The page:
EASTBIO: Easy peasy? Regenerating soil carbon with peas in the crop rotation
About the Project
This fully funded, 4-year PhD project is part of a competition and is funded by the BBSRC EASTBIO Doctoral Training Partnership and Birds Eye Ltd.
Peas are good for you and they are good for soil too. As legumes with large root systems, they fix nitrogen from the atmosphere and deposit nutrient rich organic matter into the soil. In large-scale agricultural production, peas as part of a crop rotation could have huge benefits to regenerating soils by boosting carbon, having knock-on impacts to sequestering greenhouse gases and improving the sustainability of the soil resource.
Birds Eye as one of the largest pea suppliers, works with 1000 farmers in the UK to ensure good quality food. In a drive to more sustainable production they want to know the power of the pea and how the pea crop impacts soil health.
In this PhD project you will analyse the impact of the pea crop on soil health by exploring how they affect the capacity of soil to support plant growth, resist environmental stresses like drought, and mitigate greenhouse gases by improved nutrient use and carbon storage. The study will be part of a larger effort to analyse the impact of pea crops on soil health indicators and add to the data collected in the field to specify the benefits and trade-offs – on a field scale as well as in the supply chain of Birds Eye peas.
The project samples across a network of farms, exploring soil respiration and nitrous oxide fluxes in the field, and soil properties in the laboratory. You will plan and manage a measurement campaign, interact with farmers and work closely with the Birds Eye production team. The study fields are located in England, in the wider area of Hull. The crop rotations are 5 to 8 years long with only ones including a legume (pea) crop in that cycle. Therefore, it will be important to cover field measurements on different stages in that cycle. The project will help to understand the functions of the legume crop on soil functions and soil health.
The project includes an internship with Birds Eye to gain insight of the production and operation stages. Through the PhD project, you will learn to plan and manage a measurement campaign, operate the equipment and complete the field and laboratory measurements, process and analyse the collected data, and learn to analyse your results in the larger context of soil health, carbon budget in the supply chain and agricultural management.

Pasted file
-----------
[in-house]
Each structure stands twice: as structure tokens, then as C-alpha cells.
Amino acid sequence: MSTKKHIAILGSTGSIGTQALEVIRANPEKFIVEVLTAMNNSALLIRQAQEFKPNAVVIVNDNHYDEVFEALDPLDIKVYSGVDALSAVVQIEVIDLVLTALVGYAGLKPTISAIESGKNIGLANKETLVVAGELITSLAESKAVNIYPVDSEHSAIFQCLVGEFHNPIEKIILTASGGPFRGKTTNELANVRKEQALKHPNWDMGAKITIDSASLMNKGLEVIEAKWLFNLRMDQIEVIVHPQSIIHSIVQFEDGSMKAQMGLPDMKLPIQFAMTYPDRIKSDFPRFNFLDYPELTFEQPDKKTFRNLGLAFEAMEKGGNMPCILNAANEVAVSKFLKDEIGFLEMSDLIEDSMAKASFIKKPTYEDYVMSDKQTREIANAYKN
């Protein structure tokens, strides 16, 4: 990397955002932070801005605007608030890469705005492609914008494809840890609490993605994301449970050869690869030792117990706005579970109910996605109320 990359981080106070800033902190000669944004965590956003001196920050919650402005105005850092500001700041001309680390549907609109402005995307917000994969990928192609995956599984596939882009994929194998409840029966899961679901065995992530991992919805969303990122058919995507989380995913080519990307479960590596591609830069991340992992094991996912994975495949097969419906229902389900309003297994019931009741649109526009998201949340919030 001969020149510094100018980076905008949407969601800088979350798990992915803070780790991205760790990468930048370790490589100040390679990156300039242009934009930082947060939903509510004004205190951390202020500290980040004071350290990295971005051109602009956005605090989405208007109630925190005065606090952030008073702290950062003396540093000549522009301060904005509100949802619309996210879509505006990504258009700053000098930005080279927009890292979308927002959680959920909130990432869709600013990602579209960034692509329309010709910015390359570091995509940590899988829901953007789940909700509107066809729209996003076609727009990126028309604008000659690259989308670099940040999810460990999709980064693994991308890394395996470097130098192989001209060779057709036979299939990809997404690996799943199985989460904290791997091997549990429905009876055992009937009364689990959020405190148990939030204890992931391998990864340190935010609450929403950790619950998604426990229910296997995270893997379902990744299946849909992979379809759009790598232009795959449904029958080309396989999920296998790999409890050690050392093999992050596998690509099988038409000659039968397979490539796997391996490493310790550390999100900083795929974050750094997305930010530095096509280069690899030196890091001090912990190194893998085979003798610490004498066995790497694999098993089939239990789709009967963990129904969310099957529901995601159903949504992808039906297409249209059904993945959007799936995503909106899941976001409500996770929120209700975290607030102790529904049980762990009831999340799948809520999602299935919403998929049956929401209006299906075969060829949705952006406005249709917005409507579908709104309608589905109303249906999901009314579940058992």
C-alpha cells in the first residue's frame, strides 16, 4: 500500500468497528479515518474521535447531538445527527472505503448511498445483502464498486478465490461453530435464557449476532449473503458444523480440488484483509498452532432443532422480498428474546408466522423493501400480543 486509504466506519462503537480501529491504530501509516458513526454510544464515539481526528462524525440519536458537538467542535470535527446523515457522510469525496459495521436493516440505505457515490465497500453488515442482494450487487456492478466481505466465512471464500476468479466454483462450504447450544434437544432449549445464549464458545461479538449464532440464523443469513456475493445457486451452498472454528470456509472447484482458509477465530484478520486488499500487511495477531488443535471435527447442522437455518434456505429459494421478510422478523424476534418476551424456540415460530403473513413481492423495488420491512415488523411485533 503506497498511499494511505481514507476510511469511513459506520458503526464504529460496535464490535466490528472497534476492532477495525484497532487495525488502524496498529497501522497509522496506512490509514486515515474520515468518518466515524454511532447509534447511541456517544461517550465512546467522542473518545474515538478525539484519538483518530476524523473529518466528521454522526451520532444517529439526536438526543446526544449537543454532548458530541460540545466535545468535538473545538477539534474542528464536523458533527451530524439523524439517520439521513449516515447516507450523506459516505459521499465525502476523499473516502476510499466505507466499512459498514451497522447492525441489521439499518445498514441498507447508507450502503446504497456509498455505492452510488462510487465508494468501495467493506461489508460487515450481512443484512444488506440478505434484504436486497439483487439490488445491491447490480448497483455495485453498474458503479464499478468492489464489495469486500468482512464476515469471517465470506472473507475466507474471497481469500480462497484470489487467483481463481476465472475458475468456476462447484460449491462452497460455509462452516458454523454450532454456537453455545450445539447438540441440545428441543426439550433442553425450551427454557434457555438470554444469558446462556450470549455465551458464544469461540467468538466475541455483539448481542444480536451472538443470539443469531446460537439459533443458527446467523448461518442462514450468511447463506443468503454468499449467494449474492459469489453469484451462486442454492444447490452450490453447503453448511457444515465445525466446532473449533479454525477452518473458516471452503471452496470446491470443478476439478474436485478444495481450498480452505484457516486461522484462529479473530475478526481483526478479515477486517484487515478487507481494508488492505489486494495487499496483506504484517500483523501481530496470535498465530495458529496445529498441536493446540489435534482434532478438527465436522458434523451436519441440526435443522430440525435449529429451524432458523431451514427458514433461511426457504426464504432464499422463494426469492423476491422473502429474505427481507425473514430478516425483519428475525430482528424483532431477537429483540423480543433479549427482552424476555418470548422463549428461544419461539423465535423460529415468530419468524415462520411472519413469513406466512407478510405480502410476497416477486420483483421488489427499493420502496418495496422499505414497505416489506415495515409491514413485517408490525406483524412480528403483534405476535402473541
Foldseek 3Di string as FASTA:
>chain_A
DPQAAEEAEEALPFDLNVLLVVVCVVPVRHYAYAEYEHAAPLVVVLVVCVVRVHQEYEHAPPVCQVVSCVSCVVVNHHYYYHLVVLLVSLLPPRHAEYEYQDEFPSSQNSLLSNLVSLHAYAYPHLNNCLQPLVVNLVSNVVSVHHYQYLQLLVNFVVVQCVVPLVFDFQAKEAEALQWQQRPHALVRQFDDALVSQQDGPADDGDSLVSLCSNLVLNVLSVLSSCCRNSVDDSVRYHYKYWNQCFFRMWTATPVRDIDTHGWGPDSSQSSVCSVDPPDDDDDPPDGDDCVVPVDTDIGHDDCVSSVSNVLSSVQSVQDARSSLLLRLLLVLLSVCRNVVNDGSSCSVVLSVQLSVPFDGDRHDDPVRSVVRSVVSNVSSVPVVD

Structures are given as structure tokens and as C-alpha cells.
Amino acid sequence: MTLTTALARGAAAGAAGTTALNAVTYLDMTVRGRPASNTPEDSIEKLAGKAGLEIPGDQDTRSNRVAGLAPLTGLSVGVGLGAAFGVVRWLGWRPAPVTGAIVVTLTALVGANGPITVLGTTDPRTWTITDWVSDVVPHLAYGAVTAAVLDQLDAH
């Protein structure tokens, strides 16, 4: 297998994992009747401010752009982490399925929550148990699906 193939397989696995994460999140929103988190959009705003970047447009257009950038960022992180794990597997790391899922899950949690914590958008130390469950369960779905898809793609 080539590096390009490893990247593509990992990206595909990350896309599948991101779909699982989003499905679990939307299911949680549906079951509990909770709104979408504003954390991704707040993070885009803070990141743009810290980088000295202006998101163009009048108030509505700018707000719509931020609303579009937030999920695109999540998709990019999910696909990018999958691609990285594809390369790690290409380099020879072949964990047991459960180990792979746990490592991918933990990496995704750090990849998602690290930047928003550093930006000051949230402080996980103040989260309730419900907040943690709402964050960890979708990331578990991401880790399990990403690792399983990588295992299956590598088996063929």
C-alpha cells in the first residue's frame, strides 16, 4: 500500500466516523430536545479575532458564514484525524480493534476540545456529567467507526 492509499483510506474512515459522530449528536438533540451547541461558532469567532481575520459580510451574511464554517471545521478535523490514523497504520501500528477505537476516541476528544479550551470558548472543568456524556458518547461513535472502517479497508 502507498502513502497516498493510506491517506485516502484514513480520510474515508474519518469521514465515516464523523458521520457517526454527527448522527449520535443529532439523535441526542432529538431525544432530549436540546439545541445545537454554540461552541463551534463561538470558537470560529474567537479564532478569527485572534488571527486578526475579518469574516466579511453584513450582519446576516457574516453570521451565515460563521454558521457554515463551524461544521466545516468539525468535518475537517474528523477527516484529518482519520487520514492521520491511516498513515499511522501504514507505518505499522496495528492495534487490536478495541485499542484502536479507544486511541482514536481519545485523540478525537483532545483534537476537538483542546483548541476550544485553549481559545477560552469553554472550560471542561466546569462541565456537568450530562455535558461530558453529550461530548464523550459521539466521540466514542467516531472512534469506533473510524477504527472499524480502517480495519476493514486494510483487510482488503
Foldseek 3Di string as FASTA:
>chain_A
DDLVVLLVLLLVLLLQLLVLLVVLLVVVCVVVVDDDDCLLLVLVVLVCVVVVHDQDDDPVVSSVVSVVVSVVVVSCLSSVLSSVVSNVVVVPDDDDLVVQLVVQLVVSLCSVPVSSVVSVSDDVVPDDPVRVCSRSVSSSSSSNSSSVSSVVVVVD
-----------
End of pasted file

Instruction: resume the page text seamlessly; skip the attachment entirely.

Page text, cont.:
Applicants should hold a minimum of a 2:1 UK Honours degree (or international equivalent) in a relevant subject. Those with a 2:2 UK Honours degree (or international equivalent) may be considered, provided they have (or are expected to achieve) a Distinction or Commendation at master’s level.
All students must meet the eligibility criteria as outlined in the UKRI guidance on funding for postgraduate training and development. This guidance should be read in conjunction with the UKRI Training Grant Terms and Conditions.
- Please visit this page for full application information: How to apply eastbio (eastscotbiodtp.ac.uk)
- Please send your completed EASTBIO application form, along with academic transcripts to Alison Innes at [email protected]
- Two references should be provided by the deadline using the EASTBIO reference form. References should be sent to [email protected]
- Unfortunately, due to workload constraints, we cannot consider incomplete applications.
- CV’s submitted directly through a FindAPhD enquiry WILL NOT be considered.
- If you require any additional assistance in submitting your application or have any queries about the application process, please don’t hesitate to contact us at [email protected]
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